The best ideas will be taken up by Zongbo and incorporated into new versions of the film. By the equivalent of viral marketing, Chen hopes that these films will become fashionable, reach a 'tipping point' and fan out to China's novelty addicted youth markets.
The convergence of technologies will play an important role in this process. Already in Europe, 'moblogging' or blogging from your mobile phone is a widespread phenomenon.
Once moblogging takes off in China, "we expect to put China's hundreds of millions of mobile phone to good use. People will be updating their blogs and downloading our shorts, all the while making comments and using online tool to make their own contributions.
We believe the shorts we will be making with famous directors and beautiful actresses will be perfect for downloading during the many moments of downtime that city dwellers face," he says.
It is the very act of making or suggesting a change to the films that will raise the profile of the films amongst the fashionable and youthful segment of China's mobile phone market, he concludes. That will then be turned into a revenue earner when millions of people download the films based on the comments of the blogging community.
The operation will have another bonus, one that could revolutionize the art and industry of film making, reckons Chen.
"Usually when you make a film it is a huge gamble. However commercial you try to make it, only great film makers are able to gauge what the public wants and to combine that instinct with first rate film making skills," says Chen.
But Chen will be able to recruit leading film companies to contribute to the making of the shorts, because they will get invaluable feedback from the online community. That could prevent expensive flops ever appearing and ensure that the risks inherent in presenting a film to the public is diminished.
There are a few flies in the ointment. While Chen definitely has first mover advantage, he could be ahead of his time. Although Hong Kong, Korea and Japan have third generation phone networks with sufficient bandwith for video that is certainly not the case for China.
3G is a contentious topic, given China's much lower levels of personal wealth; however the government seems keen, in principle, to rollout a 3G network which will initially add capacity to old-style voice data services for China's booming conventional market.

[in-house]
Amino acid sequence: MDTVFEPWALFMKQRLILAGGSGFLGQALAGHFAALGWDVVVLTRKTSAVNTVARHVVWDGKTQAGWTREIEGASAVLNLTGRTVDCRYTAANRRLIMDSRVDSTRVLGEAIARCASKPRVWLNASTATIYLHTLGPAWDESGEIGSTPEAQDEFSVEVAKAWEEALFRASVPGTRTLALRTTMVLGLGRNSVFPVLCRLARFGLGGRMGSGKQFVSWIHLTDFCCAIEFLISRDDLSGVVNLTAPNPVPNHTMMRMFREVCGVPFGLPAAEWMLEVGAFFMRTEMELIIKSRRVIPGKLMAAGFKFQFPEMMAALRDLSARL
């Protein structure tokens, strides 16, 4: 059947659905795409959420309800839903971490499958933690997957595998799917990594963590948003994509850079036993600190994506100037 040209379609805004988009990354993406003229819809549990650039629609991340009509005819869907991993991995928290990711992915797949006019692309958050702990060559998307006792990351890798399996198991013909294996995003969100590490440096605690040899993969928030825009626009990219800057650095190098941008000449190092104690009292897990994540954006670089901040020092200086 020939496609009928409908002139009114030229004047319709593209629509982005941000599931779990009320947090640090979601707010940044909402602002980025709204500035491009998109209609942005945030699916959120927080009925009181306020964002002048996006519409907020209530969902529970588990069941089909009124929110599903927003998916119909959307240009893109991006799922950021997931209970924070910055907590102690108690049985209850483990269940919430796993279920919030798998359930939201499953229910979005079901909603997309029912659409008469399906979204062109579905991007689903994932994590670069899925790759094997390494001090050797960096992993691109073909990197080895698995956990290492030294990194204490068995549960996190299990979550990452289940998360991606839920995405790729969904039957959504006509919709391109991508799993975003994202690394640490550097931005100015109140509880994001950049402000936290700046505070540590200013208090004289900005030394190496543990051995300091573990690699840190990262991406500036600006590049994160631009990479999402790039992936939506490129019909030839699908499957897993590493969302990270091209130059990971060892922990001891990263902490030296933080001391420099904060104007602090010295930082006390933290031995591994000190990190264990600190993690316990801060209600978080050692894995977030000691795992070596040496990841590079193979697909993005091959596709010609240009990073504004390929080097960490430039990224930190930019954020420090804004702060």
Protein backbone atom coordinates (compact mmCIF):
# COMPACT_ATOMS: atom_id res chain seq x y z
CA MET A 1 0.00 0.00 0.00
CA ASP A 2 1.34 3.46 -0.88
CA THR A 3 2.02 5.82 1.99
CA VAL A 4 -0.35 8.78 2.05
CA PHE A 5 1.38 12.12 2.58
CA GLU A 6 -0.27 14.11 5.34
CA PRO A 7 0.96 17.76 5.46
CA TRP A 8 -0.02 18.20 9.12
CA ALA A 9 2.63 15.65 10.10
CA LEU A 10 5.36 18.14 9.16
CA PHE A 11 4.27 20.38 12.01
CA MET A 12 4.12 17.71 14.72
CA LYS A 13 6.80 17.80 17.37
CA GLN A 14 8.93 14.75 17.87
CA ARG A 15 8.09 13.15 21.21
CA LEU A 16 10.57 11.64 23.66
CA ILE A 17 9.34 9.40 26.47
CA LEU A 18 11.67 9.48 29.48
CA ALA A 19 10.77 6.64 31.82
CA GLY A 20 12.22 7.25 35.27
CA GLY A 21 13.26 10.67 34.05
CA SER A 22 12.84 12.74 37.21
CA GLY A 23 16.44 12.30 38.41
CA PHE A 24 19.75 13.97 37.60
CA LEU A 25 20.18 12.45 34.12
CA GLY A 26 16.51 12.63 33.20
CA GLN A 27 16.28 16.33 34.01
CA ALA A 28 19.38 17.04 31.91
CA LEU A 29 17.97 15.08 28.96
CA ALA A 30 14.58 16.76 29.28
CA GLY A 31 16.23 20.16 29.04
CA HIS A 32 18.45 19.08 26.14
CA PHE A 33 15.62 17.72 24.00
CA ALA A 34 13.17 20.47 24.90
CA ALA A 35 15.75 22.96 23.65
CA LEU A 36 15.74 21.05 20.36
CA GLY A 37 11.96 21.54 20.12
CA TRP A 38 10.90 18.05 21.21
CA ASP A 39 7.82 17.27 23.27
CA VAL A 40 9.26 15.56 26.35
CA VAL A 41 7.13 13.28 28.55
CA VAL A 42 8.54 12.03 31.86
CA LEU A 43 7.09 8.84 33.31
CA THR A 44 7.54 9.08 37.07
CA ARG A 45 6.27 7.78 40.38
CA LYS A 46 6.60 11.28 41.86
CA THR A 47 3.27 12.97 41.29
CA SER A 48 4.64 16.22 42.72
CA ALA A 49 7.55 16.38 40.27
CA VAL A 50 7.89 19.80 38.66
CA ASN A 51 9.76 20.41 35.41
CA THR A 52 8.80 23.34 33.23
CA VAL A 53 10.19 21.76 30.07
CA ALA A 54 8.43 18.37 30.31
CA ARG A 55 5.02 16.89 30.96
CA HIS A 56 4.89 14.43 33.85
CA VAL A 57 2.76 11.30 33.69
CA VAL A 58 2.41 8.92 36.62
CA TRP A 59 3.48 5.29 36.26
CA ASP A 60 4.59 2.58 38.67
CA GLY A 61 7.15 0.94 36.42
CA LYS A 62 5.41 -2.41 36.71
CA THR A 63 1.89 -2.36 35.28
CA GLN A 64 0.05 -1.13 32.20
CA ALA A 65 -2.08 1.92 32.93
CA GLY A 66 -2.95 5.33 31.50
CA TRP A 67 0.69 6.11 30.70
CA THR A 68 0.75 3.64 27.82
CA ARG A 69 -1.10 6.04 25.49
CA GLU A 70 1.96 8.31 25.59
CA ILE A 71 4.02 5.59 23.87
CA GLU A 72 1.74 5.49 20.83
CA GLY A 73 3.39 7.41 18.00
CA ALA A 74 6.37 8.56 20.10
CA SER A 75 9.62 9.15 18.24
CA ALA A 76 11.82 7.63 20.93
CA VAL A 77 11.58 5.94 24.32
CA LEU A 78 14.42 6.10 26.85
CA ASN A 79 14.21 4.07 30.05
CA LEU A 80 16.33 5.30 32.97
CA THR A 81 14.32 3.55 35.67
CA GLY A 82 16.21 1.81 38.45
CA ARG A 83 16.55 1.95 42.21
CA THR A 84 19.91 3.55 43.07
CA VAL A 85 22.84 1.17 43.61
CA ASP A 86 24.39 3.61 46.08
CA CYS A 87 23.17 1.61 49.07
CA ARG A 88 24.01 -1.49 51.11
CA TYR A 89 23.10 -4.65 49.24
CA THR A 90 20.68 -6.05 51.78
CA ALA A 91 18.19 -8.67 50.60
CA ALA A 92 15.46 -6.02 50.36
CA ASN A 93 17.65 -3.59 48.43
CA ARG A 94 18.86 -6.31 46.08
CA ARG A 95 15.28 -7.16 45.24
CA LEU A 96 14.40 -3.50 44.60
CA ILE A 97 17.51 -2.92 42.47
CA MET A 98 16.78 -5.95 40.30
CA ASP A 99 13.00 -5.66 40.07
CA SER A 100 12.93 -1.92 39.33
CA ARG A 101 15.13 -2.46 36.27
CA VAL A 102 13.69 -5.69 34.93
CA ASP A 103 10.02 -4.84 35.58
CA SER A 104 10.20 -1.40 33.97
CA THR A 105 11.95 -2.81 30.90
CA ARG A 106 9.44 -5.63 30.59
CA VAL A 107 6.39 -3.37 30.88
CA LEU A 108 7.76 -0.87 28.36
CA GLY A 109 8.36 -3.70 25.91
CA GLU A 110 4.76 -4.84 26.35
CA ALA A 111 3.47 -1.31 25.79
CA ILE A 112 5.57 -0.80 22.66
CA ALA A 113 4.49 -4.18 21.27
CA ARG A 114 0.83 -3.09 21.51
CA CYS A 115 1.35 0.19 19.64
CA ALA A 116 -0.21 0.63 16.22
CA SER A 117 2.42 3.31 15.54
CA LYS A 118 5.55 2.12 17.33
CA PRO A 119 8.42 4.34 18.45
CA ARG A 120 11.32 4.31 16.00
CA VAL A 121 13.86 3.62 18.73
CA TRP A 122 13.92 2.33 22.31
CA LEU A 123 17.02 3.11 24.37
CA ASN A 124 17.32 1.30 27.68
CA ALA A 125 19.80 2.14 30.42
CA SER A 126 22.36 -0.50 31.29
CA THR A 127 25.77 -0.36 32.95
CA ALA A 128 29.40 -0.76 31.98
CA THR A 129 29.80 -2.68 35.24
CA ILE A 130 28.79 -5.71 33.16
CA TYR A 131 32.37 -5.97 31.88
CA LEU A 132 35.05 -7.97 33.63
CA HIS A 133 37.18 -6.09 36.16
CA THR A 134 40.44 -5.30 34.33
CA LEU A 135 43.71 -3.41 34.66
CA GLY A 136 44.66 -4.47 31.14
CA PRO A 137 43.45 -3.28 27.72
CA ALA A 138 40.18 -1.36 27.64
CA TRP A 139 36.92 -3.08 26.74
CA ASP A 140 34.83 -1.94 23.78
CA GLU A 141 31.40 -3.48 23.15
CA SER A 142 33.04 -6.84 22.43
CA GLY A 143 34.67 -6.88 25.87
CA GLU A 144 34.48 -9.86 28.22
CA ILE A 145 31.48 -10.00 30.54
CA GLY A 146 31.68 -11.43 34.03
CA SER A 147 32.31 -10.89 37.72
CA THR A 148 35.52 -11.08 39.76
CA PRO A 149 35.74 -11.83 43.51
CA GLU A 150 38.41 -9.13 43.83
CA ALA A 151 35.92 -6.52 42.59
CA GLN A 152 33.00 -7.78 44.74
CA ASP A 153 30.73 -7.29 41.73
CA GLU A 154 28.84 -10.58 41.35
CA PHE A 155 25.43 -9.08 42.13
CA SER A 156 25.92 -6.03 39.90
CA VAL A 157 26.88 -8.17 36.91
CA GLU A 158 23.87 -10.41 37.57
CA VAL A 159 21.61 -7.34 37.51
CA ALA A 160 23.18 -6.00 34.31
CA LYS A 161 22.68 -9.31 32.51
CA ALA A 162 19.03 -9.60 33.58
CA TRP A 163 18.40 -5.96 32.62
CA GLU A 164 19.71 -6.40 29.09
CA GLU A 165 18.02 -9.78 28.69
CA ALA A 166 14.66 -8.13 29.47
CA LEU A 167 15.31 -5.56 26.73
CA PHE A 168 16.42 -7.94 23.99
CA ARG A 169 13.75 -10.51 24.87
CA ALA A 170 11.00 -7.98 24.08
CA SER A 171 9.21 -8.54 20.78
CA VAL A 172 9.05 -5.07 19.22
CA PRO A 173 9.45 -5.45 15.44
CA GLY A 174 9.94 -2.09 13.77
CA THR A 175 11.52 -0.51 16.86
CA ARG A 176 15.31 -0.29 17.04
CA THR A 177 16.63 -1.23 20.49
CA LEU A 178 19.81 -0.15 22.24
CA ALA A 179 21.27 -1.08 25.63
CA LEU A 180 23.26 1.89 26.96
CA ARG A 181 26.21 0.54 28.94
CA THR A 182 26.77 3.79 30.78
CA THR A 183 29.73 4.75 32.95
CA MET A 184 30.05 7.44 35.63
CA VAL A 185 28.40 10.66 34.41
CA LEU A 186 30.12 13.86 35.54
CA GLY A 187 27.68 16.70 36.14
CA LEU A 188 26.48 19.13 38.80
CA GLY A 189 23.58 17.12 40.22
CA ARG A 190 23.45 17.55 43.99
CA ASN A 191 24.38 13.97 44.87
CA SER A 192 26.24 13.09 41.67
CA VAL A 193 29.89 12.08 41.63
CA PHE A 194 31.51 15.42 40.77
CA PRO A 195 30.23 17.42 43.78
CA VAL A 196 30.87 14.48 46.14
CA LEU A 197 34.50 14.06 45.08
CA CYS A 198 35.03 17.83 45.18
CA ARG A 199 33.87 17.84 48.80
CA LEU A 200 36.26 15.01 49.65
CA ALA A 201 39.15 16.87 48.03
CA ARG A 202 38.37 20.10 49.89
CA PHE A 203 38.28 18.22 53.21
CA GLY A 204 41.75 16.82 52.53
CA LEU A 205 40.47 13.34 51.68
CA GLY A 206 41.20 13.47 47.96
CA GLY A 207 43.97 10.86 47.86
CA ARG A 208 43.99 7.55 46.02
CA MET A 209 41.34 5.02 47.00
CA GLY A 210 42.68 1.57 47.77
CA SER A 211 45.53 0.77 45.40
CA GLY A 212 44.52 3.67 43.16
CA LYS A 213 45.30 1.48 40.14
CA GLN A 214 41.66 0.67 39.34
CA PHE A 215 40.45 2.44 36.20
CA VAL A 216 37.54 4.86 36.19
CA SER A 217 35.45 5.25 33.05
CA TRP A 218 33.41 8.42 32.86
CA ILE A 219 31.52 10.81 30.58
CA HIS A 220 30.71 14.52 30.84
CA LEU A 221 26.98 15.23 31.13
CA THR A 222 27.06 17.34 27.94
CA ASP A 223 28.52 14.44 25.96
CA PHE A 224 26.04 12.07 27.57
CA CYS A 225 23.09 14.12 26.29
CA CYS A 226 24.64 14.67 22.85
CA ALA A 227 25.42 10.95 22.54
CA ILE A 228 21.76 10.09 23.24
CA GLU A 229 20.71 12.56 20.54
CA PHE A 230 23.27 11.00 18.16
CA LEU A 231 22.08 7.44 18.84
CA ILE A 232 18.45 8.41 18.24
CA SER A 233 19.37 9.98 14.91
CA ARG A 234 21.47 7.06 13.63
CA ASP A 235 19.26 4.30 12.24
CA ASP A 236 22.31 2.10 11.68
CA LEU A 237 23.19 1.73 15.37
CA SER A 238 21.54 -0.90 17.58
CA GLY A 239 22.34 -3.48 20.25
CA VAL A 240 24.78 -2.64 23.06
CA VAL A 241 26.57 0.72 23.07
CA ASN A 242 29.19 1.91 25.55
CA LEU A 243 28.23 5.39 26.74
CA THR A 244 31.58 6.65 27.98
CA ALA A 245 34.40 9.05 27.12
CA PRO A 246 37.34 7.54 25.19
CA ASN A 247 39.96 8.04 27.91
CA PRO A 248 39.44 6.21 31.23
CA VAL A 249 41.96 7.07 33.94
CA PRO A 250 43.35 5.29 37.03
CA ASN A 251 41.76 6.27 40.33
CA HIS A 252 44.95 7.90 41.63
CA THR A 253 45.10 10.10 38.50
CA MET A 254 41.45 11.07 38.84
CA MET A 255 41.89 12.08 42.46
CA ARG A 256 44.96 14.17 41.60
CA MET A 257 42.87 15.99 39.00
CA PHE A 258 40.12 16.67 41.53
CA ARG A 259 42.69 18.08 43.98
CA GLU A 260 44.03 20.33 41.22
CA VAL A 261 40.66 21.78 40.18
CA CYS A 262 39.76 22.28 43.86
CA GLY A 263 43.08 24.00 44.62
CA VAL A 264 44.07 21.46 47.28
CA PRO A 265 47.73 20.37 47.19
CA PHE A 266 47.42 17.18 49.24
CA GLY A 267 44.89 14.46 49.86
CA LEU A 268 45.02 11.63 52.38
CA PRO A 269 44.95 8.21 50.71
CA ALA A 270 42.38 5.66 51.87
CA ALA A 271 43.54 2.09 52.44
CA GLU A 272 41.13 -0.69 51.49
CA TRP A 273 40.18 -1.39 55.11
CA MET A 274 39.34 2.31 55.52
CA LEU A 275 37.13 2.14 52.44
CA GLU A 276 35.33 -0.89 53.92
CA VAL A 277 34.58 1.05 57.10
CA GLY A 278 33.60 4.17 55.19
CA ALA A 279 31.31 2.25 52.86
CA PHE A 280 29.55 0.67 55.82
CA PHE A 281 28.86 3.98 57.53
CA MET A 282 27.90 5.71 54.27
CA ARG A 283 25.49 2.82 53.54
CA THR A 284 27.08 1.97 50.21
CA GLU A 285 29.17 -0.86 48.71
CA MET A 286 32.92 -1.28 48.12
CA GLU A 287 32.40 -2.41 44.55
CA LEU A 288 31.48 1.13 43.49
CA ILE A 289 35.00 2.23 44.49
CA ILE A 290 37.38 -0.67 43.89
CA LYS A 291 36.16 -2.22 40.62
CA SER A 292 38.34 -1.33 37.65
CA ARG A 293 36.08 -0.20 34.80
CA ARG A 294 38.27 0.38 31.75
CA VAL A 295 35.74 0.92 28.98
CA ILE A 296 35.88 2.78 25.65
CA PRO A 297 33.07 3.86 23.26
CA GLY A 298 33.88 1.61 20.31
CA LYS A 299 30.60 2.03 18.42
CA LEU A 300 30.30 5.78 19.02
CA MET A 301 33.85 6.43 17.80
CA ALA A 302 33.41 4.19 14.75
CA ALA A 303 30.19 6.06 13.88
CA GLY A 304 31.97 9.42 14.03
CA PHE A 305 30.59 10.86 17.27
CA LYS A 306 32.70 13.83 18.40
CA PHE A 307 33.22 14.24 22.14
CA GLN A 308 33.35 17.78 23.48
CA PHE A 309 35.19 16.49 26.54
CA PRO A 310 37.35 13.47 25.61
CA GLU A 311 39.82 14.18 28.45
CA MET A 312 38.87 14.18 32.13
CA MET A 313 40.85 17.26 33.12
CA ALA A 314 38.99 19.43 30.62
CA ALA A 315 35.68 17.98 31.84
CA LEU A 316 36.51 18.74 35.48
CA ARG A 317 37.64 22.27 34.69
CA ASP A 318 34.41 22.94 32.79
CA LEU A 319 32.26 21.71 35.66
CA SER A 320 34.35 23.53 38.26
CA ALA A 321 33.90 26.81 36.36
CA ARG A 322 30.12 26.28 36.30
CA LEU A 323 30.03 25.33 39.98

Chen explains out that 3G would be ideal for popularizing video services, but that intermediate technologies, 2.5G or 2.75G such as GPRS, are adequate for such services.
"I'm realistic. At the moment we're a traditional media company. There are plenty of obstacles, but I think we will be well placed for the future," he says, adding that the first shorts will be released on the China Blog ring at the end of the month.
Investors would seem to agree with him. IDG, surely the most ubiquitous VC investor in China, has made a minority investment, alongside a partner of IDG who has put in his own money. Chen is still the majority shareholder, however.
Nevertheless, the fact that China Mobile refuses to offer video services is telling - they are short of bandwith and do not want to compromise voice quality. China Unicom has launched video services, but the company is plagues by running two incompatible networks as well as rumours that it will be broken up.
There are also few service providers who are interested in video. Tomonline is such a service providers, but is not interested in marketing and selling Zongbo's shorts to its customers. (Tomonline is the biggest supplier of SMS services in China.)
Of the five main service providers, only one has agreed to sell video to its online customers. Zongbo will commit itself to make a new short every seventy days, which the service provider will then market through their own channels in addition to Zongbo's.
It will be interesting to see whether Chen's vision will surge ahead based on first mover advantage, or fail as a result of the being ahead of his time. In any case, for Chen it will have been an exciting ride through modern Chinese culture and technology.